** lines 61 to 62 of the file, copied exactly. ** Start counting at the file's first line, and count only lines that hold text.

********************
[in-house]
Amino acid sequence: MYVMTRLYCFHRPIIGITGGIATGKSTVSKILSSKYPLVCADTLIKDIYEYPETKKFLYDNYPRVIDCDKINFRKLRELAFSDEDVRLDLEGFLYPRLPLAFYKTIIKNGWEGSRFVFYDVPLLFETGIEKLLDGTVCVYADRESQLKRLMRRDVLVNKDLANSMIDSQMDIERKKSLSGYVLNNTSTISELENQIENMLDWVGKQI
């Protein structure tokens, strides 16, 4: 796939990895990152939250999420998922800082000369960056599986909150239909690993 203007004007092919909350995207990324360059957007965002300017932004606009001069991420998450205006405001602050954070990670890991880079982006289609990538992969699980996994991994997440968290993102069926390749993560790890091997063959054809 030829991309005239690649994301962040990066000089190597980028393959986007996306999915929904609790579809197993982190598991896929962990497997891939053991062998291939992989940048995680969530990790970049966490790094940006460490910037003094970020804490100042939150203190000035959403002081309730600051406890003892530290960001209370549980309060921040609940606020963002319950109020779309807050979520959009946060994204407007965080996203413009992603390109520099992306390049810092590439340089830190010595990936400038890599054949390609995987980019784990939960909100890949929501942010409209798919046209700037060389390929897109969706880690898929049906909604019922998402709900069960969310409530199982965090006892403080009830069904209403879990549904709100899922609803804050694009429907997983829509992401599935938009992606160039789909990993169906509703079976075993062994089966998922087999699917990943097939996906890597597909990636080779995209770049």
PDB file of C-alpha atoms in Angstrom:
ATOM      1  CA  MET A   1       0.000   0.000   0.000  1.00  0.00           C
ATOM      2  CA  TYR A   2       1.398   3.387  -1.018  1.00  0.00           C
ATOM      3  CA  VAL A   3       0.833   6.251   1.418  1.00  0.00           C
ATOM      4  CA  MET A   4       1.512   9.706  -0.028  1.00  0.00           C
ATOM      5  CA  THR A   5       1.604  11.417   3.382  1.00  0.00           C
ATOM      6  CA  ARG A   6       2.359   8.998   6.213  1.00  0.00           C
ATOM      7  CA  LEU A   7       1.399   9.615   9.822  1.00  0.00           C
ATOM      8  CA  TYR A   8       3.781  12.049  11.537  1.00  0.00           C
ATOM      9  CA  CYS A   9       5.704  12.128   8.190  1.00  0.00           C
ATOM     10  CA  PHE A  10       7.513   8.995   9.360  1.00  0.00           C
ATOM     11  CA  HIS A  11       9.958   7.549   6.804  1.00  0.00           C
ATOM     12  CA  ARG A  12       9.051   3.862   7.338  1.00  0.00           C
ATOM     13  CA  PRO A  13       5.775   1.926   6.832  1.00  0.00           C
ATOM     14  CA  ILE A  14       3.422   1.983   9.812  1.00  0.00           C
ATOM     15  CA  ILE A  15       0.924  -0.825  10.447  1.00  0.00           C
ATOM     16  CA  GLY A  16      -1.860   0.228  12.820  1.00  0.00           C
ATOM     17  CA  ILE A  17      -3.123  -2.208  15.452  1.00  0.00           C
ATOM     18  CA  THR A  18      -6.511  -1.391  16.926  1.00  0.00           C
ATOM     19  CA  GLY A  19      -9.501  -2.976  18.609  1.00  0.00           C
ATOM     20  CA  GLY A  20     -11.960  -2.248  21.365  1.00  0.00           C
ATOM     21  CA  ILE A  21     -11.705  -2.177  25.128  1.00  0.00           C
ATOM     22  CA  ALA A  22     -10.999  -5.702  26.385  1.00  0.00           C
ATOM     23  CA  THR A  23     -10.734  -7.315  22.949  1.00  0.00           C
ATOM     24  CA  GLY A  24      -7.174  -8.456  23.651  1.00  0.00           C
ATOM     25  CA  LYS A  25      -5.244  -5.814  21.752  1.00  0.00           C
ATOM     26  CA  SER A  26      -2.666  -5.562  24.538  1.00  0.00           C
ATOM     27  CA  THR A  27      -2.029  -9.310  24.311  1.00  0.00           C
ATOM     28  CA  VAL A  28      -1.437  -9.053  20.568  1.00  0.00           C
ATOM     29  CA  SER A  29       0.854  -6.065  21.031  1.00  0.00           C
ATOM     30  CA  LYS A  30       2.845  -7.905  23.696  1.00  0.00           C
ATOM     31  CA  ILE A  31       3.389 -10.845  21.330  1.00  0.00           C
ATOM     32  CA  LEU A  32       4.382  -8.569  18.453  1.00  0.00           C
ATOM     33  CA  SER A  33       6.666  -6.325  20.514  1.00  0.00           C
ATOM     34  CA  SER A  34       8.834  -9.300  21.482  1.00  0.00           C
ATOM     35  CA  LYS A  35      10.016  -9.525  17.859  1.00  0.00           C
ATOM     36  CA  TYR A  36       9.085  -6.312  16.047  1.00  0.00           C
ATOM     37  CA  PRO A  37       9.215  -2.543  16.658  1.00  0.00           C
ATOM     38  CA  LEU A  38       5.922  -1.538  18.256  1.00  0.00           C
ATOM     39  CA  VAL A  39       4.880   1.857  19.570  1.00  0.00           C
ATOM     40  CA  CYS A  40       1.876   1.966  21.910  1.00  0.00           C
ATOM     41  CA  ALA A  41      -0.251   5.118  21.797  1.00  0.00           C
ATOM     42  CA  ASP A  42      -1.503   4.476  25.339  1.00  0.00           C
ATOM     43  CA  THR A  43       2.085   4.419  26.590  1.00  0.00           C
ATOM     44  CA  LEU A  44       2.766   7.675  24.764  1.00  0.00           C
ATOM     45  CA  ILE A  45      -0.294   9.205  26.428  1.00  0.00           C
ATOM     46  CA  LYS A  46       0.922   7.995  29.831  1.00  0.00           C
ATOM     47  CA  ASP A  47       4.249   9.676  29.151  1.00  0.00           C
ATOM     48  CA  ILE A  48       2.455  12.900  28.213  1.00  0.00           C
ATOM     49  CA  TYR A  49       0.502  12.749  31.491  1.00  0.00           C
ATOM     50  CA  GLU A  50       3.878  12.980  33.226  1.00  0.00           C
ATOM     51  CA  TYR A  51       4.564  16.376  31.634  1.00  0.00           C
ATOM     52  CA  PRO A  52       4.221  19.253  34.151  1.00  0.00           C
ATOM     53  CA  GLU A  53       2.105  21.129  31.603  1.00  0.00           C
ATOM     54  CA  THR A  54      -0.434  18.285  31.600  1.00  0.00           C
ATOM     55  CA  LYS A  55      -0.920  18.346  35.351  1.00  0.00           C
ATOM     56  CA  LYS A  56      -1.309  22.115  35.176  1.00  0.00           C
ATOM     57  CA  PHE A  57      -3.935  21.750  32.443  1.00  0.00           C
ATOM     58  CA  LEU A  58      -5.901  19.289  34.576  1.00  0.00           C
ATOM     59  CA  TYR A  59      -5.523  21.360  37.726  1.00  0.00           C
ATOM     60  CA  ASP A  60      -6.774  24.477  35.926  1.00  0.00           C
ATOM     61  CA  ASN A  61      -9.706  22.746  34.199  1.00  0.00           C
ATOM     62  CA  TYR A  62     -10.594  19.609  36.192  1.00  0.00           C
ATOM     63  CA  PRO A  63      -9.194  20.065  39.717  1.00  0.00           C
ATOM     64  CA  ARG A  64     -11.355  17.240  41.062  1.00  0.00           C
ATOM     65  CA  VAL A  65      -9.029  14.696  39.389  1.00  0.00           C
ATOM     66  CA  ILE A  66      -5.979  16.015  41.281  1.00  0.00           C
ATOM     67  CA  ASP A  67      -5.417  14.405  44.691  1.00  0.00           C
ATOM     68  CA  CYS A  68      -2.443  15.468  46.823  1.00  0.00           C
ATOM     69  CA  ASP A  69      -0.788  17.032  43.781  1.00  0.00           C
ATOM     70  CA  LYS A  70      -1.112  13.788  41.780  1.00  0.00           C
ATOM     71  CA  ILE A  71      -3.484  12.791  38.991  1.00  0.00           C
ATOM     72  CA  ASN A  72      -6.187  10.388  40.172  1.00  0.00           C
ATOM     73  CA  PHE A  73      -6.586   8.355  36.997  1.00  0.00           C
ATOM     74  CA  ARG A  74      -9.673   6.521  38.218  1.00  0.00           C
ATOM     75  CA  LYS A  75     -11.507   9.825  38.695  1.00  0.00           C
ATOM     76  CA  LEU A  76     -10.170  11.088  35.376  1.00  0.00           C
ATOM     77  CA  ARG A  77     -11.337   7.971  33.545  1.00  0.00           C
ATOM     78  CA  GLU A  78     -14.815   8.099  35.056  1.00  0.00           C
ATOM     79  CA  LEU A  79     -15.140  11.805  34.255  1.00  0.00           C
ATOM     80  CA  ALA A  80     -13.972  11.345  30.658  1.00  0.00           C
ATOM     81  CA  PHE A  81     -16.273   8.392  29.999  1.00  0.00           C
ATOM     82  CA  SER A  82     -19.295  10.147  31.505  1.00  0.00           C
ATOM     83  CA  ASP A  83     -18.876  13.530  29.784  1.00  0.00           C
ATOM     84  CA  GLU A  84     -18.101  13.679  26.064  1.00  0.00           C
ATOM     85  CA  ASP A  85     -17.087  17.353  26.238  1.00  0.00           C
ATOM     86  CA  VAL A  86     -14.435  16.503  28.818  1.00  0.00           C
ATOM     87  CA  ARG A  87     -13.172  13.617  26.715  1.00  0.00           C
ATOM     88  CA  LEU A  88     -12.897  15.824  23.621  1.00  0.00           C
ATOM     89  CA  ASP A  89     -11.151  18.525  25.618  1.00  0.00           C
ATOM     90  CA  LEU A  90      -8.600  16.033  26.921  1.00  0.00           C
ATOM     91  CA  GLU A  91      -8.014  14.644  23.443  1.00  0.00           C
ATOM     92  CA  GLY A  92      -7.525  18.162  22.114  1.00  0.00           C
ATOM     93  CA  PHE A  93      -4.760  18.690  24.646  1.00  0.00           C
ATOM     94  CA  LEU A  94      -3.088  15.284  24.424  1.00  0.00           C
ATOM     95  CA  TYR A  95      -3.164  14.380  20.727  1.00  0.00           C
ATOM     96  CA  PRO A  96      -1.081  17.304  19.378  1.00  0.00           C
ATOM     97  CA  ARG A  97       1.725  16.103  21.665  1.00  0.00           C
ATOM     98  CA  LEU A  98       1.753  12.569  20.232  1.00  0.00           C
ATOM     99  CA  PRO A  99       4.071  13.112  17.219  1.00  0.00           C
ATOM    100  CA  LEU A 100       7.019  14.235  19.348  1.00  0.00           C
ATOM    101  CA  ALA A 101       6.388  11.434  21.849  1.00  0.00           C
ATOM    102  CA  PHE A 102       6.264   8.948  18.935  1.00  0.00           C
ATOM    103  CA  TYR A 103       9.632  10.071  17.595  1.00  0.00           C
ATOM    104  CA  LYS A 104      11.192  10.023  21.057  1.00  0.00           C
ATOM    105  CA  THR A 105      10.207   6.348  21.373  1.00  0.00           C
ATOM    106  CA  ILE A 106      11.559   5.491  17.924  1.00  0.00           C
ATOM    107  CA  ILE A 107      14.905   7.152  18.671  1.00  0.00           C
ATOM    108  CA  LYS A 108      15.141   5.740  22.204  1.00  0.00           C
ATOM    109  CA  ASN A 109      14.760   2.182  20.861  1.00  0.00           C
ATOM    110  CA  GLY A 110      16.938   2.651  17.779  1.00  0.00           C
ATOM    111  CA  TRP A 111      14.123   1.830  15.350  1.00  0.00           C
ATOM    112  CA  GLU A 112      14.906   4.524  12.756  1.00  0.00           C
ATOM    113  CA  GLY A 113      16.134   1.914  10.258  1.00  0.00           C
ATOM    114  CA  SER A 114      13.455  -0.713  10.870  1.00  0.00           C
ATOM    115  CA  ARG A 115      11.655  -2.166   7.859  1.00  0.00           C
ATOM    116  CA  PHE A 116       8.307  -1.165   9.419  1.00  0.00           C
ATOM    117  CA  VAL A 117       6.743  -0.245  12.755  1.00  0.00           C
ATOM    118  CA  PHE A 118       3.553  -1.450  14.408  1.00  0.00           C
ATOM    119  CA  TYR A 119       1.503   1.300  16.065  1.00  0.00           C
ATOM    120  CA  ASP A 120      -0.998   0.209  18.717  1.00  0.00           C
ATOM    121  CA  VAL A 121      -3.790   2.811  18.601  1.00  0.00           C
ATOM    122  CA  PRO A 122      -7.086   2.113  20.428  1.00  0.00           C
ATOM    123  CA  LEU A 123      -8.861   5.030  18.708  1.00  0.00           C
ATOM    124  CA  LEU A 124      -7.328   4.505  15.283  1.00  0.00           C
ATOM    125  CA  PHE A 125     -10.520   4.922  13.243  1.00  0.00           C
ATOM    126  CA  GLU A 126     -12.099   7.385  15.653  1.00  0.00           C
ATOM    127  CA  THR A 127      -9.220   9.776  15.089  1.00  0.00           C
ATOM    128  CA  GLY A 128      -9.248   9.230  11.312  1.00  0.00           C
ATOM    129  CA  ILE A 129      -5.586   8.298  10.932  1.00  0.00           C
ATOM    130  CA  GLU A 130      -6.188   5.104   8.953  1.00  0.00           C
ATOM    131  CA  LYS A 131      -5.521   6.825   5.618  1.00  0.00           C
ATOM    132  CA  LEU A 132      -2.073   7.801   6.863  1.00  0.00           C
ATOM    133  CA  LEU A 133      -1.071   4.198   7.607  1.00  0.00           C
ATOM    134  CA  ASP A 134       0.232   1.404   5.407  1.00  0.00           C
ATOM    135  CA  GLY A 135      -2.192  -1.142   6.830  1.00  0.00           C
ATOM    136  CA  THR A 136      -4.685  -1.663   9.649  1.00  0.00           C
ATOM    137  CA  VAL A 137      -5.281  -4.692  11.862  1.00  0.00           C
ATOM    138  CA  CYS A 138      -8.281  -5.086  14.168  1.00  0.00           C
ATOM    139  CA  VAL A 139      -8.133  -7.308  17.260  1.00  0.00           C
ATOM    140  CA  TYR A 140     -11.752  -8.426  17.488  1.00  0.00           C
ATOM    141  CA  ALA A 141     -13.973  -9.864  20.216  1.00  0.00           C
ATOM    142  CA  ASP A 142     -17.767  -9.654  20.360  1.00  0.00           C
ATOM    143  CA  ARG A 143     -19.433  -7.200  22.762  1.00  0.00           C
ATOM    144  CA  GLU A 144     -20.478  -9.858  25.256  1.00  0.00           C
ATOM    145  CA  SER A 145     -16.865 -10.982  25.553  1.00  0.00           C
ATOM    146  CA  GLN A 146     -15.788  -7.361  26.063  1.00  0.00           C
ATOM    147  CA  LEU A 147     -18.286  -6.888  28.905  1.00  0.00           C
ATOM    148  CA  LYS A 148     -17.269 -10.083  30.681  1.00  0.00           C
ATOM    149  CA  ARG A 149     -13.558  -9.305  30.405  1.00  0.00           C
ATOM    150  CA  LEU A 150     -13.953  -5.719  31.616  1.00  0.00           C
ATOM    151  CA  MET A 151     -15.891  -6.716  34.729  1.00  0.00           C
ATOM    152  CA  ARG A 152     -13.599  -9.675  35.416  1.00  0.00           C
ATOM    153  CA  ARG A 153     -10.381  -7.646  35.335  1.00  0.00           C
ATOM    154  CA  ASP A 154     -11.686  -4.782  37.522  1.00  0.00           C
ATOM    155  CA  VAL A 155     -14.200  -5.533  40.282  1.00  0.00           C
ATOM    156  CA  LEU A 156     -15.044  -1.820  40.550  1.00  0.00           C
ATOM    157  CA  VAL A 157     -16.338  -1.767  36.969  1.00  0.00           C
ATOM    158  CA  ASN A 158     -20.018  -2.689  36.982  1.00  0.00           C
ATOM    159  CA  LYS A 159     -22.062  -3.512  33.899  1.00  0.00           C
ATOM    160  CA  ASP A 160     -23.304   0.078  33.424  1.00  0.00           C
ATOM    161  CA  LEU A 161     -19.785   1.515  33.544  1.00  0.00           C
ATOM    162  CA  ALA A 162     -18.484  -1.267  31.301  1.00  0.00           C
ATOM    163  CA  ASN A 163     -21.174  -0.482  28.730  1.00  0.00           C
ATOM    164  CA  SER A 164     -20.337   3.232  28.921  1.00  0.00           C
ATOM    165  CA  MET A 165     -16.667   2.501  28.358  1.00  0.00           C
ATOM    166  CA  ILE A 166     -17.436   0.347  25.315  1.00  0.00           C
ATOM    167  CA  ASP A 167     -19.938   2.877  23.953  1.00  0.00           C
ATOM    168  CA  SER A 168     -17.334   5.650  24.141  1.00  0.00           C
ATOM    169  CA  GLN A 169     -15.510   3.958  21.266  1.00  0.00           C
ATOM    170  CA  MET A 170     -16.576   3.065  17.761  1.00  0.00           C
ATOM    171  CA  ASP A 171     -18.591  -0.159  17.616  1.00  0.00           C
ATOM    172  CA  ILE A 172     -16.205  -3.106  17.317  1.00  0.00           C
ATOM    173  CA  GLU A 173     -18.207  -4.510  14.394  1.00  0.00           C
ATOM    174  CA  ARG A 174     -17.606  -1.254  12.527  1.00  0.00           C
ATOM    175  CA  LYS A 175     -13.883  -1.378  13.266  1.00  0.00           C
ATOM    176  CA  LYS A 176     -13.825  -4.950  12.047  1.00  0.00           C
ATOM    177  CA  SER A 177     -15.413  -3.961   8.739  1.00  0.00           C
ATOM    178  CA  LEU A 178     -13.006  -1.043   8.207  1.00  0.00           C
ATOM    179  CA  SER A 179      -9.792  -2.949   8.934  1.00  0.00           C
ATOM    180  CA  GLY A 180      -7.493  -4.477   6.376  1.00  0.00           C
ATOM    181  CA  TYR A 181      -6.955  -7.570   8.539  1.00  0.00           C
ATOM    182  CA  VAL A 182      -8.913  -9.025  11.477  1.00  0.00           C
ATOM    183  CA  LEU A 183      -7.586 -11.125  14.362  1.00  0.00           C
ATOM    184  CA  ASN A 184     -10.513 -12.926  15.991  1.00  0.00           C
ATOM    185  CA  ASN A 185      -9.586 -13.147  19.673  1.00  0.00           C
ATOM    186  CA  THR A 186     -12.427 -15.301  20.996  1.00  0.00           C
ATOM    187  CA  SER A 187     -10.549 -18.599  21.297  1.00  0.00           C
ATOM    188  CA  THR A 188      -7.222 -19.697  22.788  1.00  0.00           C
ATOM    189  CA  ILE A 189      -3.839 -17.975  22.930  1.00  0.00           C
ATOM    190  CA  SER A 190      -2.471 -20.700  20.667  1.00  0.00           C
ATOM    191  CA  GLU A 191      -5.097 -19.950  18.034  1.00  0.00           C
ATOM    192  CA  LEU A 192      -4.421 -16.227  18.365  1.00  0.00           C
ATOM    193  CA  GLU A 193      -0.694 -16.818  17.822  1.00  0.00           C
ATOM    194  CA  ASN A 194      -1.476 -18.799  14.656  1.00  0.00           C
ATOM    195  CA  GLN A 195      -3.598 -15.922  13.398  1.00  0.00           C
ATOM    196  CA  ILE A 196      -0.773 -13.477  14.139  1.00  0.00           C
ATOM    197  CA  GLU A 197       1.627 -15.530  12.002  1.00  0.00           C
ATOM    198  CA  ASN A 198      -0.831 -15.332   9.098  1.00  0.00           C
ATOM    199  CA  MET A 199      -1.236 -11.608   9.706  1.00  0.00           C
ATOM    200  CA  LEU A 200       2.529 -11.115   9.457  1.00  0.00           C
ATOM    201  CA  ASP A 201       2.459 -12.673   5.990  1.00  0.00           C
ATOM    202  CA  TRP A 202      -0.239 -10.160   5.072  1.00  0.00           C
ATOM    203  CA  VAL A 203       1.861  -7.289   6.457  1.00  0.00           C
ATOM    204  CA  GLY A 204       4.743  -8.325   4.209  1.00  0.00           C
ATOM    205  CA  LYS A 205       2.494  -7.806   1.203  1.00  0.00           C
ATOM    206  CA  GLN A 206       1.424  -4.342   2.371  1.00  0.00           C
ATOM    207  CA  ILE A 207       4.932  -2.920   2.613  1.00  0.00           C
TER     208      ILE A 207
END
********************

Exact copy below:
ATOM     57  CA  PHE A  57      -3.935  21.750  32.443  1.00  0.00           C
ATOM     58  CA  LEU A  58      -5.901  19.289  34.576  1.00  0.00           C